Friedrich Schlemm

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Friedrich Schlemm

Friedrich Schlemm (born December 11, 1795 in Lattice am Berge near Salzgitter , † May 27, 1858 in Berlin ) was a German anatomist and lecturer in surgery.


Friedrich Schlemm began his medical studies in Braunschweig at the anatomical-surgical institute in 1813 and continued it in Berlin in 1817. In 1821 he acquired his doctorate, in 1823 he completed his habilitation and became a prosector at the University of Berlin . In 1829 he became associate professor, in 1833 full professor of anatomy and as such teaching as second professor of anatomy alongside Johannes Müller . He was later appointed to the Secret Medical Council.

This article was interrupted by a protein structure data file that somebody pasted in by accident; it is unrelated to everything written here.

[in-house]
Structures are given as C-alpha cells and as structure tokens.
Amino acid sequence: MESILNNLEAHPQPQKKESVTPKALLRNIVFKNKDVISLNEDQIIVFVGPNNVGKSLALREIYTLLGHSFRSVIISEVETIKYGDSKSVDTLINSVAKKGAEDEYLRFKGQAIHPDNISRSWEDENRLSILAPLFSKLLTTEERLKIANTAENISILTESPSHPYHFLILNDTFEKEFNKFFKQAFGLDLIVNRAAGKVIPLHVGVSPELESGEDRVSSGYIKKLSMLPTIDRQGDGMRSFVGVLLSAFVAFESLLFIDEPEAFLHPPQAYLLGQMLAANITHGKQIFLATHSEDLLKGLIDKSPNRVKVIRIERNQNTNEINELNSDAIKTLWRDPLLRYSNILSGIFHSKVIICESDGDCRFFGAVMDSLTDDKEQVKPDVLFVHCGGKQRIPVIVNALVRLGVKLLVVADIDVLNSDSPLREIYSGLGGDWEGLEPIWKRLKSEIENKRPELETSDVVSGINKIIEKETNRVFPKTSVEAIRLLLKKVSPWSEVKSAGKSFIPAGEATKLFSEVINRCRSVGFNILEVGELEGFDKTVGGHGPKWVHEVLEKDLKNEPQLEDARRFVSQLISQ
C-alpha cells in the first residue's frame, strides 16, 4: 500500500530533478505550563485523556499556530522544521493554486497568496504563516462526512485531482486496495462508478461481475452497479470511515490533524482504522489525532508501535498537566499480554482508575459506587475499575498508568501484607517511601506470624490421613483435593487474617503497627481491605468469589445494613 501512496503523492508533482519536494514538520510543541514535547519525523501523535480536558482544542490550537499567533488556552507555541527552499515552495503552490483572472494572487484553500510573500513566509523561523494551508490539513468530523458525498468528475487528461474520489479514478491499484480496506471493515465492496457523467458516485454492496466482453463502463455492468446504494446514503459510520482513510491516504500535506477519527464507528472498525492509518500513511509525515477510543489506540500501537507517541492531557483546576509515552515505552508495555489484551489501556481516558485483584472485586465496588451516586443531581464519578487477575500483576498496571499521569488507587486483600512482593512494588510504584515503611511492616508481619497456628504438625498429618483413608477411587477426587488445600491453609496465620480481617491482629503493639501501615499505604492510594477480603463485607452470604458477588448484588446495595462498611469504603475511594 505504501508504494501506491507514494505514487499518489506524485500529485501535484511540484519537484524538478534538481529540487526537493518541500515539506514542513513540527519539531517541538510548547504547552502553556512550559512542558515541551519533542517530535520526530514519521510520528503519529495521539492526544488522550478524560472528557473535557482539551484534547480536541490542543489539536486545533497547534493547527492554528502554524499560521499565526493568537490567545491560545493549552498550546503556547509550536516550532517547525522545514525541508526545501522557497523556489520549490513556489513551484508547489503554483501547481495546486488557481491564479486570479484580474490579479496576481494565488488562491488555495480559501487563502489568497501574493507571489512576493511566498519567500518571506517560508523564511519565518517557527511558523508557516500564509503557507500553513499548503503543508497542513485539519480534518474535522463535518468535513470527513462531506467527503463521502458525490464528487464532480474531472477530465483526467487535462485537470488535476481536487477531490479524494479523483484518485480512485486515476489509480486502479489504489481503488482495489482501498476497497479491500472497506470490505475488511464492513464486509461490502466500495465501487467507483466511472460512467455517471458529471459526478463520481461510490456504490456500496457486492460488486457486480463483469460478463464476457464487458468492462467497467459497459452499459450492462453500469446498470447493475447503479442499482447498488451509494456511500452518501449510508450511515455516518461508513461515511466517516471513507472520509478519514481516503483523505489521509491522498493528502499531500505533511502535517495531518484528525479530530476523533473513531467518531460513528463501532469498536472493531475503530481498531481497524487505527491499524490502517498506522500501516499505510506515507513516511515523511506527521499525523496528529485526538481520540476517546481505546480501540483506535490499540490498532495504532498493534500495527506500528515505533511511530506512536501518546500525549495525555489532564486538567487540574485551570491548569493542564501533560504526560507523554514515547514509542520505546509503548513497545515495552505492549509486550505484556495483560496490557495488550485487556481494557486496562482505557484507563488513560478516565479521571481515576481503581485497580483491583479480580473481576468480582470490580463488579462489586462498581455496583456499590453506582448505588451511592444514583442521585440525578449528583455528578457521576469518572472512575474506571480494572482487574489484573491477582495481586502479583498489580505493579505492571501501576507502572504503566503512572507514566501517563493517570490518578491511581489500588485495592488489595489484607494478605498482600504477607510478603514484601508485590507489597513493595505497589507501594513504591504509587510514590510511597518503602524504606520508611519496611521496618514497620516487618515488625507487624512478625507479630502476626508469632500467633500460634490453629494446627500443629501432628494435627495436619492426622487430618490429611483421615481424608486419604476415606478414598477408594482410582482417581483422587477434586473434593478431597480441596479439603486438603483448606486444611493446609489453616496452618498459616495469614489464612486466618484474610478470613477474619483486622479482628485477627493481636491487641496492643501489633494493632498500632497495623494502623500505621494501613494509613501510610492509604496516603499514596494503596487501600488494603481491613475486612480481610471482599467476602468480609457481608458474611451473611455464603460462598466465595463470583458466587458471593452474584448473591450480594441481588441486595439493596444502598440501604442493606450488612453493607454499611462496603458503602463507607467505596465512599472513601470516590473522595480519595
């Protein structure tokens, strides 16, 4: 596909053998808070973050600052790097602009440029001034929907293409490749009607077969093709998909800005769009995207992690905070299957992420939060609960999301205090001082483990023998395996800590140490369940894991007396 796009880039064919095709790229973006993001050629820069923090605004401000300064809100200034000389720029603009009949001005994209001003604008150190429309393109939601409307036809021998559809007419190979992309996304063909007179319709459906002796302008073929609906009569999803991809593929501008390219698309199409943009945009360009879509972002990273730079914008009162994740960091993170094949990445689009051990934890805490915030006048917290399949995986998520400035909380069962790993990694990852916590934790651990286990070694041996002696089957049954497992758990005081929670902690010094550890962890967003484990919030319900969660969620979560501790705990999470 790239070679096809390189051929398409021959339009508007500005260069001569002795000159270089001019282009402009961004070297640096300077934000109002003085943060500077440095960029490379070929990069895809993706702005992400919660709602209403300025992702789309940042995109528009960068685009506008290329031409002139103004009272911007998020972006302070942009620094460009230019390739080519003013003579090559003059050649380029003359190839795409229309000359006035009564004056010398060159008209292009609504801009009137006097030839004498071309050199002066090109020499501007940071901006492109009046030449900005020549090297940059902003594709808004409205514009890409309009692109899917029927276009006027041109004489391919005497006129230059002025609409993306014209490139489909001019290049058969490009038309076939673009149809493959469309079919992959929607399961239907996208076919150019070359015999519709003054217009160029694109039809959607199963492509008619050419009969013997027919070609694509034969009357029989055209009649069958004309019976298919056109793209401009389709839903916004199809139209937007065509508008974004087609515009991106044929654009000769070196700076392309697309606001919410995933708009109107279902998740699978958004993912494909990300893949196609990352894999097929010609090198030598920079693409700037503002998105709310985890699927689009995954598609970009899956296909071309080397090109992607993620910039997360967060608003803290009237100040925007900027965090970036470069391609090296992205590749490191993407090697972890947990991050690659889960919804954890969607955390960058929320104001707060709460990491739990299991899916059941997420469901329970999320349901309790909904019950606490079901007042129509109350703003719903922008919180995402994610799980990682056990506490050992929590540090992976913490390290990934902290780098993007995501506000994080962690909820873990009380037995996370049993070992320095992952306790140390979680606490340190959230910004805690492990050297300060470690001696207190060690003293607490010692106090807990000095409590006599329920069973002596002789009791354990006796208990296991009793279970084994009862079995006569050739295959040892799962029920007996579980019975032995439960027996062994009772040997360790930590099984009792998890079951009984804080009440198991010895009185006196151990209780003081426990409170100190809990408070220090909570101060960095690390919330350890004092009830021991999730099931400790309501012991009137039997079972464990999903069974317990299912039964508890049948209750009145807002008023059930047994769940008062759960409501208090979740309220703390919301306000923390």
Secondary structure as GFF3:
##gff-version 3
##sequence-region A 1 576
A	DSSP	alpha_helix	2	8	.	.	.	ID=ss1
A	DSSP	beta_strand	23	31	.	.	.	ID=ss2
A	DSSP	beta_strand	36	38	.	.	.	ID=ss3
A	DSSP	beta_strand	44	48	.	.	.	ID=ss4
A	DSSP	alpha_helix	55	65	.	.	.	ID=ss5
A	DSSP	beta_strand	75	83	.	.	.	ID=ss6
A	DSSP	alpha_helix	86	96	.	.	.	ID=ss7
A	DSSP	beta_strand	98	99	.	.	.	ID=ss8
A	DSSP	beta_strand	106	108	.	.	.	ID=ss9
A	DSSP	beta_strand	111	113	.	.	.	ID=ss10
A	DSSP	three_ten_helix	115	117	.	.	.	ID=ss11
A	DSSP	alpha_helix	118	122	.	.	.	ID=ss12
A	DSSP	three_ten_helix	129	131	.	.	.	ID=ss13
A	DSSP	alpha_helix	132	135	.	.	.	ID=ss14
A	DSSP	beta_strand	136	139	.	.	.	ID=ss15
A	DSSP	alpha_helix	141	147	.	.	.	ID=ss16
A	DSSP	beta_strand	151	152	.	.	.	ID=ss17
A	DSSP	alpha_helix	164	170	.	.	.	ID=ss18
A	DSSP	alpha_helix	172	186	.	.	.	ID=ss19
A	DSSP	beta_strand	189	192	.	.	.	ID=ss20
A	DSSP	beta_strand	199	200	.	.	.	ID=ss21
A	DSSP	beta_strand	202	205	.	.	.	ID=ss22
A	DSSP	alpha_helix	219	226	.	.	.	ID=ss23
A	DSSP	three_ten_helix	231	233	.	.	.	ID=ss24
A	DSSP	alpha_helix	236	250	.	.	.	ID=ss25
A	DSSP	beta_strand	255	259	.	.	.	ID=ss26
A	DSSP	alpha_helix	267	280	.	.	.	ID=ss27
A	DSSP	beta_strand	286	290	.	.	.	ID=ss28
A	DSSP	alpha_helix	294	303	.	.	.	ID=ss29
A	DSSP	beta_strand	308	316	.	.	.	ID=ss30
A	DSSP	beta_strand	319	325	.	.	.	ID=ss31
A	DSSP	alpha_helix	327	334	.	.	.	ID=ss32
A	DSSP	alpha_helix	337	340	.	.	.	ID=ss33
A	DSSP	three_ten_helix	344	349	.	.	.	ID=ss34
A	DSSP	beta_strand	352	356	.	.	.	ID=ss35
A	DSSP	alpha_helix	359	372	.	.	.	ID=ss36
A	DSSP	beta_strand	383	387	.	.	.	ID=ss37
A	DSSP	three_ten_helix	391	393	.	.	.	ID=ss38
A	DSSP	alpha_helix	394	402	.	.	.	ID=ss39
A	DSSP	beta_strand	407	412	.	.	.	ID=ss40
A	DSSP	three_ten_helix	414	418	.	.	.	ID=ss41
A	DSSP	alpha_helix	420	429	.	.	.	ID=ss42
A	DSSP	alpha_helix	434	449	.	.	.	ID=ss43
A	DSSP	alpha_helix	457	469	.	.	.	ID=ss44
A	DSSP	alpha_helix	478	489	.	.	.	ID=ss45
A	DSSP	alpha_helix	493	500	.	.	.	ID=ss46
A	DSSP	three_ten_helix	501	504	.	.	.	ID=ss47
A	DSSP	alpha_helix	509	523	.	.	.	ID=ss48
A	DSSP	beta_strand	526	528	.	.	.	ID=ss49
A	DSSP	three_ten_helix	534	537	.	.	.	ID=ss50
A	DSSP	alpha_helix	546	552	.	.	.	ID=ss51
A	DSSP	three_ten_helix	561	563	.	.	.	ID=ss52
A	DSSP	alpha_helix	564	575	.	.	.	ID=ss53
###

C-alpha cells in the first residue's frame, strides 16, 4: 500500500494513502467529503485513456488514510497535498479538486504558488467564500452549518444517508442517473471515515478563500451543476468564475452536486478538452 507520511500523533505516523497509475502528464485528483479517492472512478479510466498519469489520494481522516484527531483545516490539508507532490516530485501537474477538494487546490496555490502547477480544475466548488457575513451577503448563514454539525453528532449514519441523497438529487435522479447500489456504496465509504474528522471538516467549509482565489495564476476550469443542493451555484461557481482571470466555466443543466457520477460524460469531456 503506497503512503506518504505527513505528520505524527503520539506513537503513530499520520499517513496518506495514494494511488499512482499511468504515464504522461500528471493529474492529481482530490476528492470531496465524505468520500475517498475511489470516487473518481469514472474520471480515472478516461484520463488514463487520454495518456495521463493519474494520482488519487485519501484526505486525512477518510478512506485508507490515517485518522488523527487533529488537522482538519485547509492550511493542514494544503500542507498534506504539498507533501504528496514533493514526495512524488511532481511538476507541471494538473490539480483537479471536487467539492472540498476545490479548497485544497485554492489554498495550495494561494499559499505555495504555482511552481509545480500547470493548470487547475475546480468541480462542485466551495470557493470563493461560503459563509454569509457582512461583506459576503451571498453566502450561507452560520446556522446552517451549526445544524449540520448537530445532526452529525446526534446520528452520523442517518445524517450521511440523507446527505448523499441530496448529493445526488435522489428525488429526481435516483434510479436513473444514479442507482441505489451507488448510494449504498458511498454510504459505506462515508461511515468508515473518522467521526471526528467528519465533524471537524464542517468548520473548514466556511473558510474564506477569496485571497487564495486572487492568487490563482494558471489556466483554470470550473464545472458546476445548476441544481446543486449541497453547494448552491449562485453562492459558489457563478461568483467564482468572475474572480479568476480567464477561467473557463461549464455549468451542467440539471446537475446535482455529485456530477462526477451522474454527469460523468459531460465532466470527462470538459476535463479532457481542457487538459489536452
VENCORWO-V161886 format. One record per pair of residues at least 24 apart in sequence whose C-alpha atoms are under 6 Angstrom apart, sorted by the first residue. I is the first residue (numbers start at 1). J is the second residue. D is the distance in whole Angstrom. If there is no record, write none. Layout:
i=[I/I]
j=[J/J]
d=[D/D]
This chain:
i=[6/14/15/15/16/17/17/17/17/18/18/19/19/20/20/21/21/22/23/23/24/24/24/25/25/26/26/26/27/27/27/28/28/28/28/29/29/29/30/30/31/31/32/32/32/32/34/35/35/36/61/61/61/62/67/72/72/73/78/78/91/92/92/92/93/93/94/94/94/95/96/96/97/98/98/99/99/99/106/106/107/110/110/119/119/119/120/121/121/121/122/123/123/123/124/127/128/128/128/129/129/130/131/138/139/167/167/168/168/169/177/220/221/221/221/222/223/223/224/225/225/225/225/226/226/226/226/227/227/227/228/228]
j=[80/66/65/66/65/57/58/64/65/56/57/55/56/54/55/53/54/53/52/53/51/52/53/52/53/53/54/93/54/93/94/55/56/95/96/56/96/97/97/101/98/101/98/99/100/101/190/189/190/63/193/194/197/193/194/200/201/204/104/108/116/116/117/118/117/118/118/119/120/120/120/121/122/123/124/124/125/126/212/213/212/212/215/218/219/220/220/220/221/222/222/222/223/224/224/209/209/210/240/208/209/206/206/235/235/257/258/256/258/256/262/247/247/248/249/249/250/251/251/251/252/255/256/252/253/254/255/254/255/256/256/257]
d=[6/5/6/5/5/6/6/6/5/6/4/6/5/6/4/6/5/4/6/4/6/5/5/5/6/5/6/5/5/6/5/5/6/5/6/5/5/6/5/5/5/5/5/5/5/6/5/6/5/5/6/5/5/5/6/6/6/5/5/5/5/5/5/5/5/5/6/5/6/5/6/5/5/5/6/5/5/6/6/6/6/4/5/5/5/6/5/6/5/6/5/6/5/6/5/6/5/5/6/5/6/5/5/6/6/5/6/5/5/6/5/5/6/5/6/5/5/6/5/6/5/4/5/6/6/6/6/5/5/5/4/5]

Schlemm successfully held surgical operation courses and became known as an anatomist primarily for his dissection of cadavers and the production of scientific demonstration specimens in spirit or alcohol , some of which are still preserved today at the Humboldt University in Berlin . He was a member of the Berlin Masonic Lodge Zum Pilgrim .

He discovered the Schlemm Canal , named after him , the drainage path for the aqueous humor of the eye .


Web links

Individual evidence

  1. ^ Heinz-Peter Schmiedebach : Schlemm, Friedrich. In: Werner E. Gerabek , Bernhard D. Haage, Gundolf Keil , Wolfgang Wegner (eds.): Enzyklopädie Medizingeschichte. De Gruyter, Berlin / New York 2005, ISBN 3-11-015714-4 , p. 1301.
  2. ^ Heinz-Peter Schmiedebach: Schlemm, Friedrich. 2005, p. 1301.
  3. Schlemm's operations exercises are presented on the cadaver and edited as a guide for the same. Berlin 1845.